- Petan, Aurora. "A possible Dacian royal archive on lead plates". Antiquity. Retrieved January 8, 2011.
- Ioan Scurtu. Editura Mica Valahie (ed.). Istoria Romanilor de la Carol I la Nicolae Ceausescu (in Romanian). Editura Mica Valahie. p. 33. ISBN 978-606-8304-05-2.
- on YouTube
- Priestland, David (2009). The Red Flag: Communism and the making of the modern world. London: Penguin UK. p. 404. ISBN 9780141957388. "Protochronism became an enormously popular idea in Romanian culture in the 1970s and 1980s... Protochronism, of course had been seen before, in the Soviet claims of the 1940s that Russians had invented the telephone and the lightbulb; this was no accident. Romania was essentially importing a version of high Stalinism: a politics of hierarchy and discipline was wedded to an economics of industrialization and an ideology of nationalism, it was joined in this strategy by Albania"
- Stan, Lavinia; Turcescu, Lucian (2007). Religion and politics in post-communist Romania. Oxford: Oxford University Press. p. 48. ISBN 9780195308532.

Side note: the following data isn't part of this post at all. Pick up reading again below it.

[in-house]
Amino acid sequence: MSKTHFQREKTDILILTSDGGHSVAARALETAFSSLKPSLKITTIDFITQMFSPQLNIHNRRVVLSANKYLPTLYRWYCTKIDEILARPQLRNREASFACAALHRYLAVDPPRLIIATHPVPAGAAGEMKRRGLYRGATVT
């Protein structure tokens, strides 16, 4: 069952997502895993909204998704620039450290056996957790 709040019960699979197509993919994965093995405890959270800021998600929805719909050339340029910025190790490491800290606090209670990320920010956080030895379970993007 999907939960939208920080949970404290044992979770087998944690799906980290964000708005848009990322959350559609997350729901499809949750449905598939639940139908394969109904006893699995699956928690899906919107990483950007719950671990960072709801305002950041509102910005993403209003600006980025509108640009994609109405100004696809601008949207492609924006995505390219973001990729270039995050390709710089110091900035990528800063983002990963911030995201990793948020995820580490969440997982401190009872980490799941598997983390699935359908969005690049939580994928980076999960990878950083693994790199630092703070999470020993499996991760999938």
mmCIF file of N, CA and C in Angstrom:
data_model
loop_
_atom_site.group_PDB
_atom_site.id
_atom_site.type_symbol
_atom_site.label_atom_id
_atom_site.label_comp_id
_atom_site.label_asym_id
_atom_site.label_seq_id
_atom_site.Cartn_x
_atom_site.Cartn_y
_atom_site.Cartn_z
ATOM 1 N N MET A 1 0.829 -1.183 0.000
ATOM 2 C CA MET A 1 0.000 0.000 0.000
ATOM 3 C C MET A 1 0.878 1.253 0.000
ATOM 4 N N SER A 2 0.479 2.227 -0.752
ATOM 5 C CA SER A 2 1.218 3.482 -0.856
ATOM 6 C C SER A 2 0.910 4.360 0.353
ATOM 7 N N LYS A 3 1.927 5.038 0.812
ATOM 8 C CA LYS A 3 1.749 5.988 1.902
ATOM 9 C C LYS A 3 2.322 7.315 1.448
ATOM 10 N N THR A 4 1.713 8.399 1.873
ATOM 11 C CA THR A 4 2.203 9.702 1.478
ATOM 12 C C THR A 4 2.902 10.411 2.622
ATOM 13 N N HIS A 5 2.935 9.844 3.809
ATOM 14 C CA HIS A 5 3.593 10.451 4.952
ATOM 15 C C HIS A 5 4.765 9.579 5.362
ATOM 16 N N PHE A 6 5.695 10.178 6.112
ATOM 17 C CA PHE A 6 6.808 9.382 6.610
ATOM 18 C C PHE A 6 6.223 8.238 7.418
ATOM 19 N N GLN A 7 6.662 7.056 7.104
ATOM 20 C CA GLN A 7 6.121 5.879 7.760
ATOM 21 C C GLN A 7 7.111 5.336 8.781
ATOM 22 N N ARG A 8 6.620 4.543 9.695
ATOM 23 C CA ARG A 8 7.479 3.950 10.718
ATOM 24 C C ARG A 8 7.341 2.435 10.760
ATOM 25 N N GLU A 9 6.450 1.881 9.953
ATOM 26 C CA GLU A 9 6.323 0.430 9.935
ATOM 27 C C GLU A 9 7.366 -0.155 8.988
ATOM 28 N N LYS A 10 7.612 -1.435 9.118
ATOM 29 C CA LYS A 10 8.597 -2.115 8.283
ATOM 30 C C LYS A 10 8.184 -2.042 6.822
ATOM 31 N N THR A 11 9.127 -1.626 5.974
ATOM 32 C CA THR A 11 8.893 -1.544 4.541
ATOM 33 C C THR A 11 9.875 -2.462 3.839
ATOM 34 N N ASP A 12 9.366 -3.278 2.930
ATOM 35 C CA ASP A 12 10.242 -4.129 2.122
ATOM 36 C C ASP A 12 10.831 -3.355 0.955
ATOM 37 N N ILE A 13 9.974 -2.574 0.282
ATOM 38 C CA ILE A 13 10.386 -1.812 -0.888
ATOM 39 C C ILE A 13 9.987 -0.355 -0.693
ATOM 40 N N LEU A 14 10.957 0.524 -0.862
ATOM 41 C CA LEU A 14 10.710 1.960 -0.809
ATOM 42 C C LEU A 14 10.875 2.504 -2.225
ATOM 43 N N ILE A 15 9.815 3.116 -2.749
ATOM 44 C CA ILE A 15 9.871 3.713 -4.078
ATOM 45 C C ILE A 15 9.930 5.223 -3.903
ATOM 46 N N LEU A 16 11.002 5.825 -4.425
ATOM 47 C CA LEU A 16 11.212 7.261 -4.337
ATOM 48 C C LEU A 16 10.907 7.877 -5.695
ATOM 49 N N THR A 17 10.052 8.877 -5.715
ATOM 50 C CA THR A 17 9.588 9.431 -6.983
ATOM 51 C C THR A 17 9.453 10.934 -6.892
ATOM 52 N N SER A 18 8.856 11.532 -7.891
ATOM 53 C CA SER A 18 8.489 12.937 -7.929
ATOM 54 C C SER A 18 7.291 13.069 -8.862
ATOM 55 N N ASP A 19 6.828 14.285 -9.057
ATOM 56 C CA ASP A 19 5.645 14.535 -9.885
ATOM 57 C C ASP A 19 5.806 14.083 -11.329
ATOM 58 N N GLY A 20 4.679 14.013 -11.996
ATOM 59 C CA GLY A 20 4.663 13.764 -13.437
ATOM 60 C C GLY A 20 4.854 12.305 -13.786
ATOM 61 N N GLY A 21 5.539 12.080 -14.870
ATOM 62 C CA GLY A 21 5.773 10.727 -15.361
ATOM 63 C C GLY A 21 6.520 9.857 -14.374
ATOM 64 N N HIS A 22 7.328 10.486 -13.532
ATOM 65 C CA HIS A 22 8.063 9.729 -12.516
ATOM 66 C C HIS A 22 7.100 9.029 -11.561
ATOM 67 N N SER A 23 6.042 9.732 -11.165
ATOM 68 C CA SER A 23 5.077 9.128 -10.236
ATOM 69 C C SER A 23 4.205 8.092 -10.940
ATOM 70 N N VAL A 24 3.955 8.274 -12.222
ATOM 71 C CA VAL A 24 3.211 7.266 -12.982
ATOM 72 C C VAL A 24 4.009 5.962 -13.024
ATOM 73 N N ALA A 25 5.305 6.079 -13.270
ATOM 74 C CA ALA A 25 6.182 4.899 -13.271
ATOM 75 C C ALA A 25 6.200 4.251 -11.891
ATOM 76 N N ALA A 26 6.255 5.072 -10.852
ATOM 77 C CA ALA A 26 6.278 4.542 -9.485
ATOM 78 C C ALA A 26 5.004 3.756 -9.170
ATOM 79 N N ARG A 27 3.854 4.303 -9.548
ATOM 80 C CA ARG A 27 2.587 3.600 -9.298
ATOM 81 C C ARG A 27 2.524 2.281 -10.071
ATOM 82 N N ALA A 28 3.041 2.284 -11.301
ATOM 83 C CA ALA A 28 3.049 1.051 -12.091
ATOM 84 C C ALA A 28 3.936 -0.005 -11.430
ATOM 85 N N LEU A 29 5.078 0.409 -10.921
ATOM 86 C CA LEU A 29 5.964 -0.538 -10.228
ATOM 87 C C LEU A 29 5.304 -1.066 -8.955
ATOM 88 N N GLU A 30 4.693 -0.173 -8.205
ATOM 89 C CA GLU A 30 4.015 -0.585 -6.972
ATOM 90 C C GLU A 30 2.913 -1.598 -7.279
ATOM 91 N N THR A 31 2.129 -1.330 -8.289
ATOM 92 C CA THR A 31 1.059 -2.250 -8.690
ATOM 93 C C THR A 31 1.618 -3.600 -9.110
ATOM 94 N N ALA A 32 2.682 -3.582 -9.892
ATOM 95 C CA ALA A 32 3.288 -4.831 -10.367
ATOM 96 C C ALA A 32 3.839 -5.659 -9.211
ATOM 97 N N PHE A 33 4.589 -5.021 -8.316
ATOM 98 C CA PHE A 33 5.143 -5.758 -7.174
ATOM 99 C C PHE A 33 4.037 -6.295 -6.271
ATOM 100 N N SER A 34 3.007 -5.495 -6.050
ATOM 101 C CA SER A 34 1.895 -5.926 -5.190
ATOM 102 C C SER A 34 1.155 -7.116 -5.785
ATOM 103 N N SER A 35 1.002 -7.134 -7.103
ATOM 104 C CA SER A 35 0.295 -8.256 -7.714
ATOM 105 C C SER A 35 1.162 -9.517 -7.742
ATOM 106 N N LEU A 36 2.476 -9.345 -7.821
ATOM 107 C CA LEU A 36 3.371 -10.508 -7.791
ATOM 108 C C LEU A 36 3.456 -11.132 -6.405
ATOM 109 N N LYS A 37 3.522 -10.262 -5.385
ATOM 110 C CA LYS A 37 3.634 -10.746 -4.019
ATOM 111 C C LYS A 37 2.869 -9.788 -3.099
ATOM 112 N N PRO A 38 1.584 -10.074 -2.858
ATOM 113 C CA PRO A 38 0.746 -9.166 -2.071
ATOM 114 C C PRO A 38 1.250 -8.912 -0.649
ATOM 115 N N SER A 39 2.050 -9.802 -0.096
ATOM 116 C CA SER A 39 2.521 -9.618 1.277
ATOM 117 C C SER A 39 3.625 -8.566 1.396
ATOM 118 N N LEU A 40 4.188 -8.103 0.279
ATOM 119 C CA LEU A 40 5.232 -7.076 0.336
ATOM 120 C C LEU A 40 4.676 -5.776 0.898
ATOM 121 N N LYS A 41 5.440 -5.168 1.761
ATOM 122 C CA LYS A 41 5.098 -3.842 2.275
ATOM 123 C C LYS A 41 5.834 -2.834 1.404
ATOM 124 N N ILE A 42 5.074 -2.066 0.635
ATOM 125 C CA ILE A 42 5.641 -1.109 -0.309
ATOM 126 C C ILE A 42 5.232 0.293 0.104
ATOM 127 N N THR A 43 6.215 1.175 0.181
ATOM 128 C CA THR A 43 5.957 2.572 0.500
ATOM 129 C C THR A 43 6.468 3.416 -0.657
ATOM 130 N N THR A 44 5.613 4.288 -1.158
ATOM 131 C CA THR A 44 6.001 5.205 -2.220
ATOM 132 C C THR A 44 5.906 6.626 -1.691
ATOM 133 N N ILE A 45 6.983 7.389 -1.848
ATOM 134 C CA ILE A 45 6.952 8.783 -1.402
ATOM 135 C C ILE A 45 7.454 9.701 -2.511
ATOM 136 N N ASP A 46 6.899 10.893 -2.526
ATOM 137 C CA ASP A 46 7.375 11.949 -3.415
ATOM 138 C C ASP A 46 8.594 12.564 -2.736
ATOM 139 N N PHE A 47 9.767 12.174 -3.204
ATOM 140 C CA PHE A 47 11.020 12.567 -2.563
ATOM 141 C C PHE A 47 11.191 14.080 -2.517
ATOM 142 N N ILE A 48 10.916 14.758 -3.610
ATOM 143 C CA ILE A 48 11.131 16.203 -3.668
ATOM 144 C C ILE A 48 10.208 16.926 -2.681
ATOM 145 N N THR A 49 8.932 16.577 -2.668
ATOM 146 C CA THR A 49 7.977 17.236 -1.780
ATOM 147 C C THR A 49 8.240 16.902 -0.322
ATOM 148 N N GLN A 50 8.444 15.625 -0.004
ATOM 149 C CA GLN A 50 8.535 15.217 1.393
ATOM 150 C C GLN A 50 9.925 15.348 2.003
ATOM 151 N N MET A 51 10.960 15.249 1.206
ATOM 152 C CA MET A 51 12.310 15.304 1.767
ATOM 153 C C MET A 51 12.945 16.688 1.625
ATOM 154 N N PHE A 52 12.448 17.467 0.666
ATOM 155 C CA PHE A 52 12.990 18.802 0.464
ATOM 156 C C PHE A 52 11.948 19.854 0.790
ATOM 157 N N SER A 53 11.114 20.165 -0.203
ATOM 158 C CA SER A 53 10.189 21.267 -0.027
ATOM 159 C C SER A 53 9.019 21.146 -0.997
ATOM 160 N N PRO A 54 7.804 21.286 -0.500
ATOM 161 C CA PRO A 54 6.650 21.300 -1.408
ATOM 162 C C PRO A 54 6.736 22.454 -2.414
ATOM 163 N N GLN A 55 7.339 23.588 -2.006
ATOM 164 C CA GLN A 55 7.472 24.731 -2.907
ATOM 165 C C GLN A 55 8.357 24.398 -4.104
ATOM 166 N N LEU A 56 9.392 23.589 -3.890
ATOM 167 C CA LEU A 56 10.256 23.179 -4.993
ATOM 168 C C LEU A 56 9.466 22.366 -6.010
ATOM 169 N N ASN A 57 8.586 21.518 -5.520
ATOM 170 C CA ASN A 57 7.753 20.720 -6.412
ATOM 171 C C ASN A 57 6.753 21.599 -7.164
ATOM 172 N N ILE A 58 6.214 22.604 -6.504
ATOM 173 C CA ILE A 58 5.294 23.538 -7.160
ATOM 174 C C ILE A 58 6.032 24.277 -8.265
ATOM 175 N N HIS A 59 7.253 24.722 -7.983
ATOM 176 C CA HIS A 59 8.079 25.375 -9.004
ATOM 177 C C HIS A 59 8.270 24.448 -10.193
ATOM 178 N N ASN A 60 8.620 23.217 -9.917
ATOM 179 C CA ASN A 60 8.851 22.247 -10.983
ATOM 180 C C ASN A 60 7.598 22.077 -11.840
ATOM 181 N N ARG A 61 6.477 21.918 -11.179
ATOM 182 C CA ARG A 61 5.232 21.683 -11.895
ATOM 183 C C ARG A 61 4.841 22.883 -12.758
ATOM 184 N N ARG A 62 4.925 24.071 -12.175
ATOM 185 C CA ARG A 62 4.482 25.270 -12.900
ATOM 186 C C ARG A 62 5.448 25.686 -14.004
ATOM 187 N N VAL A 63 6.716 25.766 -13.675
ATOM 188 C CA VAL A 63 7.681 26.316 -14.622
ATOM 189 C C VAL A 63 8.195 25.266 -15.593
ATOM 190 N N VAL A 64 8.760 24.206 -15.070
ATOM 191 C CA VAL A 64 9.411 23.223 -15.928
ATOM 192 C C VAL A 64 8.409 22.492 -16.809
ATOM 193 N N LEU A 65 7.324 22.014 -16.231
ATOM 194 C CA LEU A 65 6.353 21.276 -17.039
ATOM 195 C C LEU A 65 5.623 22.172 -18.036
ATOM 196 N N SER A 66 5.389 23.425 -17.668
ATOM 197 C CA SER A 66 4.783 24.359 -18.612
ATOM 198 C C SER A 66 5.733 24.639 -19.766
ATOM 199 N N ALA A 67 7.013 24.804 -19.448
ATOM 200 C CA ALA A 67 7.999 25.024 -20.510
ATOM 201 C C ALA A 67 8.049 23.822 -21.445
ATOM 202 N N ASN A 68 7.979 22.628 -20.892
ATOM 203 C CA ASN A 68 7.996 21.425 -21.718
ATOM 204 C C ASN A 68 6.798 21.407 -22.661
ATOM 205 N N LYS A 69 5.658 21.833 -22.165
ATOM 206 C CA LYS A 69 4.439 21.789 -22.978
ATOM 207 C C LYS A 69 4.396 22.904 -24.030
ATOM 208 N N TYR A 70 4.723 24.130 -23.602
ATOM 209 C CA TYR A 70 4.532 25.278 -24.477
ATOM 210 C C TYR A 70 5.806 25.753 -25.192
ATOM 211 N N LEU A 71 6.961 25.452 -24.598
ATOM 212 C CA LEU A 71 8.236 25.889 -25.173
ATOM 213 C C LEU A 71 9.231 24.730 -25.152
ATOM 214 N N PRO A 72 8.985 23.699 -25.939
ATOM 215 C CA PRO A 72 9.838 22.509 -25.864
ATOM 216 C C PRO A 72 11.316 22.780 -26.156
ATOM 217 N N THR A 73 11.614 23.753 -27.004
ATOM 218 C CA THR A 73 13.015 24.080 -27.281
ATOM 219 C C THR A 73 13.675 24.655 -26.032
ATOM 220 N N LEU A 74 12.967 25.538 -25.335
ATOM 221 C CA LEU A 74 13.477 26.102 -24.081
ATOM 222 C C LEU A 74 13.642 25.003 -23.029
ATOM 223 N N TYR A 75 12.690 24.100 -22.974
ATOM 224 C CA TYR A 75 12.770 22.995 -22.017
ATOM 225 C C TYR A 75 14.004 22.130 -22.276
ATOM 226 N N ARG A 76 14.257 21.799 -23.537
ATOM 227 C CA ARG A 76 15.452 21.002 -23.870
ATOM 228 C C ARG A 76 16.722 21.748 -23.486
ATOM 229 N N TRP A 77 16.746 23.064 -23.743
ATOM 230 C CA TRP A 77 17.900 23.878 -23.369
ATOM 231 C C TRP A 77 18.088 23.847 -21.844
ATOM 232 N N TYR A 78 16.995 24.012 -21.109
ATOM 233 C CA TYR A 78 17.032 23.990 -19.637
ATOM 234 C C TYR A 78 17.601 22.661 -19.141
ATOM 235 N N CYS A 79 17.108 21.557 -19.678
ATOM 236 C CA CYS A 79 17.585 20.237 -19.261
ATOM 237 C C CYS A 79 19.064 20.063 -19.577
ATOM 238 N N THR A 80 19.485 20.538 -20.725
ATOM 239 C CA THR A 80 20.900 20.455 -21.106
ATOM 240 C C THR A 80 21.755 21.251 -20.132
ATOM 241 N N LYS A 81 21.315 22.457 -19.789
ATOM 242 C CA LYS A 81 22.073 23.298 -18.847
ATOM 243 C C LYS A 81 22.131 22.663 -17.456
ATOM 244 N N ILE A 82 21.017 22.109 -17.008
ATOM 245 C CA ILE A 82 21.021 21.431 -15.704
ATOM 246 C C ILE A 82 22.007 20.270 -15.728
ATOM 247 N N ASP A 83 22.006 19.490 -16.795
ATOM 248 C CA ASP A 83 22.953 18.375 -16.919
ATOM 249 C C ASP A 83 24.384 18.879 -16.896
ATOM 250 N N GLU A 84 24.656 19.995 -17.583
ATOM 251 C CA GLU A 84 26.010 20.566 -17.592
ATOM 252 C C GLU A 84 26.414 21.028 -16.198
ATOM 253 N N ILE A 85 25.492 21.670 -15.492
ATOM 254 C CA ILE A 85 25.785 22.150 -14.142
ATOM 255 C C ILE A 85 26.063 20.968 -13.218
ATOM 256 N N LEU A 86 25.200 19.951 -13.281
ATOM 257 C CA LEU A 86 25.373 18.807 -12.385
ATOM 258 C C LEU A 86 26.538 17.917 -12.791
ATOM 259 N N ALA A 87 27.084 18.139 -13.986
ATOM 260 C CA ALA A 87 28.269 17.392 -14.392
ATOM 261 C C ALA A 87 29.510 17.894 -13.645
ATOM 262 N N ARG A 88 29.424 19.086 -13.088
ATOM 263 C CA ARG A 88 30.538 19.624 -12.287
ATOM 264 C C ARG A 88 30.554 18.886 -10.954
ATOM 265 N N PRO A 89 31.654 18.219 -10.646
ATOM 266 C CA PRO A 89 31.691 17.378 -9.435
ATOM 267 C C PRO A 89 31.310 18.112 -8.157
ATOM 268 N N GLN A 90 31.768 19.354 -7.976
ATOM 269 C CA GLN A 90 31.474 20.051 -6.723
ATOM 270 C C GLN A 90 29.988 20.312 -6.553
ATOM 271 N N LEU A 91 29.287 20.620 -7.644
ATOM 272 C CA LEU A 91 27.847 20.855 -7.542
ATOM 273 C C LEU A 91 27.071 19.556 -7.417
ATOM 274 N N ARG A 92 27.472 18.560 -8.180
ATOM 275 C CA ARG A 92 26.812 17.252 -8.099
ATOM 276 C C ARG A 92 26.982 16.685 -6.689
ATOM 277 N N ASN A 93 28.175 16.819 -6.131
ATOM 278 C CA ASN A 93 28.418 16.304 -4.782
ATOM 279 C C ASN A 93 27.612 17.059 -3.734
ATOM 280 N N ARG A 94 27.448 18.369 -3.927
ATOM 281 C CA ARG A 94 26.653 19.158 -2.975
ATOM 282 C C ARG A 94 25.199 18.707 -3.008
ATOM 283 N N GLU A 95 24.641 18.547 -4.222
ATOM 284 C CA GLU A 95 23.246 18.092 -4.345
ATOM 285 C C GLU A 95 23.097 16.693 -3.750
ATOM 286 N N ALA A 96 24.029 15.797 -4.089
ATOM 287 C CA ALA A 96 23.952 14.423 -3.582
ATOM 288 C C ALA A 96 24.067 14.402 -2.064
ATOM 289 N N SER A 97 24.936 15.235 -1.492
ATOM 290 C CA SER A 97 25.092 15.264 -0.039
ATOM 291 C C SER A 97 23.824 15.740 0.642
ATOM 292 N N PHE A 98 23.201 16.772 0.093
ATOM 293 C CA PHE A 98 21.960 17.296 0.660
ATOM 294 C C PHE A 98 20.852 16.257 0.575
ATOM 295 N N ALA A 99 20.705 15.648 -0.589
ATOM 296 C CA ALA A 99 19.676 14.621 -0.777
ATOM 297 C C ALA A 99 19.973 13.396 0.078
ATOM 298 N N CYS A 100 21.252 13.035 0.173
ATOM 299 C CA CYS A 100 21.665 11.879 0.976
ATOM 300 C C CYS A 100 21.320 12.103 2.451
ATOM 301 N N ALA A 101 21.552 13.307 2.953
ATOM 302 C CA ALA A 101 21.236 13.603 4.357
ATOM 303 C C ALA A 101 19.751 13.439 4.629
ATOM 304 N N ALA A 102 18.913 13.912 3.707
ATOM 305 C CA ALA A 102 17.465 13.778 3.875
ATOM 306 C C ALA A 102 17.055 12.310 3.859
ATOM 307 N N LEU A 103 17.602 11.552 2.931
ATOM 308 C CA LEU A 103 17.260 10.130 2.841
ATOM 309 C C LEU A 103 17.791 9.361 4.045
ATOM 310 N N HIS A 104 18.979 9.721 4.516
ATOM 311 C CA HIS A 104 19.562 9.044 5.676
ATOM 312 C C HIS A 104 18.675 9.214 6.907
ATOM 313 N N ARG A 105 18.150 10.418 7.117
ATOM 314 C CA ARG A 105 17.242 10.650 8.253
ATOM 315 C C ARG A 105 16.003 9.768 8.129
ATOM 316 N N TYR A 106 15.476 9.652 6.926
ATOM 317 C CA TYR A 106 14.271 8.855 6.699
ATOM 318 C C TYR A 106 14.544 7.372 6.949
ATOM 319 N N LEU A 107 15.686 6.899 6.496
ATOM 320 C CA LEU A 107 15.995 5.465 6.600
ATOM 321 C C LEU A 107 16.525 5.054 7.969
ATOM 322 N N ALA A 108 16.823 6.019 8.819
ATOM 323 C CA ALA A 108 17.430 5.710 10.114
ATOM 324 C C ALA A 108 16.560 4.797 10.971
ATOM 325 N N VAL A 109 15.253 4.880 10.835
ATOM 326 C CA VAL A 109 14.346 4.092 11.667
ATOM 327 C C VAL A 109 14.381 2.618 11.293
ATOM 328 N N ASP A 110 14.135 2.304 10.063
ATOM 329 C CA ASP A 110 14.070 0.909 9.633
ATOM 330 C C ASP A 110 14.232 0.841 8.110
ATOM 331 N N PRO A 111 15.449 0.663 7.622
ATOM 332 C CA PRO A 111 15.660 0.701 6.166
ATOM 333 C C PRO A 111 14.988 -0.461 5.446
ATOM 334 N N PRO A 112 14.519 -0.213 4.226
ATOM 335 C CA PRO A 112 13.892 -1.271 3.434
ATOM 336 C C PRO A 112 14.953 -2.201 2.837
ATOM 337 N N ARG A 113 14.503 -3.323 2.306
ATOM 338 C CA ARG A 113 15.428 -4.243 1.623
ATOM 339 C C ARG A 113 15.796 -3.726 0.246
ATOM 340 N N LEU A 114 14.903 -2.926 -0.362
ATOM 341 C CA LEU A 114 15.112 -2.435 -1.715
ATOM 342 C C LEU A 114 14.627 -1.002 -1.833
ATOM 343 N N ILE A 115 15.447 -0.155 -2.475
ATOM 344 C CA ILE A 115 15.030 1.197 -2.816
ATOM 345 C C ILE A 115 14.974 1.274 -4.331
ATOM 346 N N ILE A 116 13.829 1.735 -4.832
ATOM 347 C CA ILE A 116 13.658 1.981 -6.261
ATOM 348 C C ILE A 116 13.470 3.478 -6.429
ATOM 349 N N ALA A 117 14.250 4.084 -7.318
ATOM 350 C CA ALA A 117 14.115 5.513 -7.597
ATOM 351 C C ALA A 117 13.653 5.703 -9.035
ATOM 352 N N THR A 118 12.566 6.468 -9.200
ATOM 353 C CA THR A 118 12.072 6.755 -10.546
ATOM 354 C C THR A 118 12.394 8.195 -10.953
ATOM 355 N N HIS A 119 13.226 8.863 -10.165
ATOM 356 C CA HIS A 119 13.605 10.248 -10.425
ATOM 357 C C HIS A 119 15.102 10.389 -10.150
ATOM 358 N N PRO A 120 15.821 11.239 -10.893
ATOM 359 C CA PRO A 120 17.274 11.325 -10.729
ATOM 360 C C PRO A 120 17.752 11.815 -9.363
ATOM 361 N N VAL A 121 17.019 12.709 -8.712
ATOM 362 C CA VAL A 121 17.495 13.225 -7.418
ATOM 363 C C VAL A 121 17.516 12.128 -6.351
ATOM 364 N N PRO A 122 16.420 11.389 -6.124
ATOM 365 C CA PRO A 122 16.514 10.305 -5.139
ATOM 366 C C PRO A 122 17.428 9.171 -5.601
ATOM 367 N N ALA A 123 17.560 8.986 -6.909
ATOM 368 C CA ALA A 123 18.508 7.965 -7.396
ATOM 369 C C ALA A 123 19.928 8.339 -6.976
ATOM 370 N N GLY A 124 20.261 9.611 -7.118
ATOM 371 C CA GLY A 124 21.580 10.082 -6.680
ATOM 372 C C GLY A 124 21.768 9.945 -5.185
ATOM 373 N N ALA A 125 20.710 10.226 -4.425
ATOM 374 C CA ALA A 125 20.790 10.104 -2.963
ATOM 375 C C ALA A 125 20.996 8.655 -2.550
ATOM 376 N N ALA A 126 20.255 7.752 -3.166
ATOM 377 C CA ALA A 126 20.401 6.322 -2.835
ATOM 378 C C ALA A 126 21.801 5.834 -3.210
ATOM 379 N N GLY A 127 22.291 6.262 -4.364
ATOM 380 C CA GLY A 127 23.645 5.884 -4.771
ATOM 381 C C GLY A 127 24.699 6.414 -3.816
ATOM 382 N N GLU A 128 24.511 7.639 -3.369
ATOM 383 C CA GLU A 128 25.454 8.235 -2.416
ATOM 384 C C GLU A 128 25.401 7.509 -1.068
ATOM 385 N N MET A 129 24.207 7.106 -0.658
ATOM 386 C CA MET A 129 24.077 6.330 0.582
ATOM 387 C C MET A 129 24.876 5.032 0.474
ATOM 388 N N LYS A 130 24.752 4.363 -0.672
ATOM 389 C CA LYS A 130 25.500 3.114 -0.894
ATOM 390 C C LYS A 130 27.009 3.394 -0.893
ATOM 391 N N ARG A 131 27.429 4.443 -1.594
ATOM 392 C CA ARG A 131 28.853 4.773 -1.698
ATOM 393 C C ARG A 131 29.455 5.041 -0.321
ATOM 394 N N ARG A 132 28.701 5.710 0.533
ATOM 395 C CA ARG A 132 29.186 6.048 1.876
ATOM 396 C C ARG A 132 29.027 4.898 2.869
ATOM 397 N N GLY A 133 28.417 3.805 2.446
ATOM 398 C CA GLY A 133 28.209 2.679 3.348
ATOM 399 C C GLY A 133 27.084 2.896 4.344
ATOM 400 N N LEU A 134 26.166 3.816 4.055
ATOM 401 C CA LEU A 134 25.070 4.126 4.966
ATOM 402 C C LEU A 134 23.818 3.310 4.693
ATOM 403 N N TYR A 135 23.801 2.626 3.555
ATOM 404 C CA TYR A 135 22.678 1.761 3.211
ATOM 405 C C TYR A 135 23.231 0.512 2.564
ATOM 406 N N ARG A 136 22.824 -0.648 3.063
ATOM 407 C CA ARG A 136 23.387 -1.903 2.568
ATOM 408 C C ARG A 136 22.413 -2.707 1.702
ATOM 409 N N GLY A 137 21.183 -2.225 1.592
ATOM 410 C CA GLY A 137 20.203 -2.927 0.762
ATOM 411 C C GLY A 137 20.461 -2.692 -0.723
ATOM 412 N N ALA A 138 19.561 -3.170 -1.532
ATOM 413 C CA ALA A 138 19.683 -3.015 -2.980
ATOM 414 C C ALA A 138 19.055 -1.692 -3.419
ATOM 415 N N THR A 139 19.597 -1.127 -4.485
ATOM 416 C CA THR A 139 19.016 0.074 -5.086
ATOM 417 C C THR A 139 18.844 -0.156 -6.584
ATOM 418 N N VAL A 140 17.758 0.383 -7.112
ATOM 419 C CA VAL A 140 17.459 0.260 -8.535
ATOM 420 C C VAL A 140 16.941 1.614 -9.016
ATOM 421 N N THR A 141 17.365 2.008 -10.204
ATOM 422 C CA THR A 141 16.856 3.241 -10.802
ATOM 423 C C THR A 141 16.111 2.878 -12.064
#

- Tarţa, Iustin Mihai (2012). Dynamic civil religion and religious nationalism: the Roman Catholic Church in Poland and the Orthodox Church in Romania, 1990-2010 (Ph.D.). Baylor University. p. 78. Retrieved 20 April 2017. "The official doctrine that Ceaușescu adopted was called Dacianism, Romania is not the only country to invoke its ancient roots when it comes to show national superiority, Albania also emphasized its Thraco-Illyrian origin."
- Mircea Babeş, "Renaşterea Daciei?", in Observator Cultural, August 2001
- Lucian Boia, Istorie şi mit în conştiinţa românească, Bucharest, Humanitas, 1997
- B. P. Hasdeu, Ethymologicum Magnum Romaniae. Dicţionarul limbei istorice şi poporane a românilor (Pagini alese), Bucharest, Minerva, 1970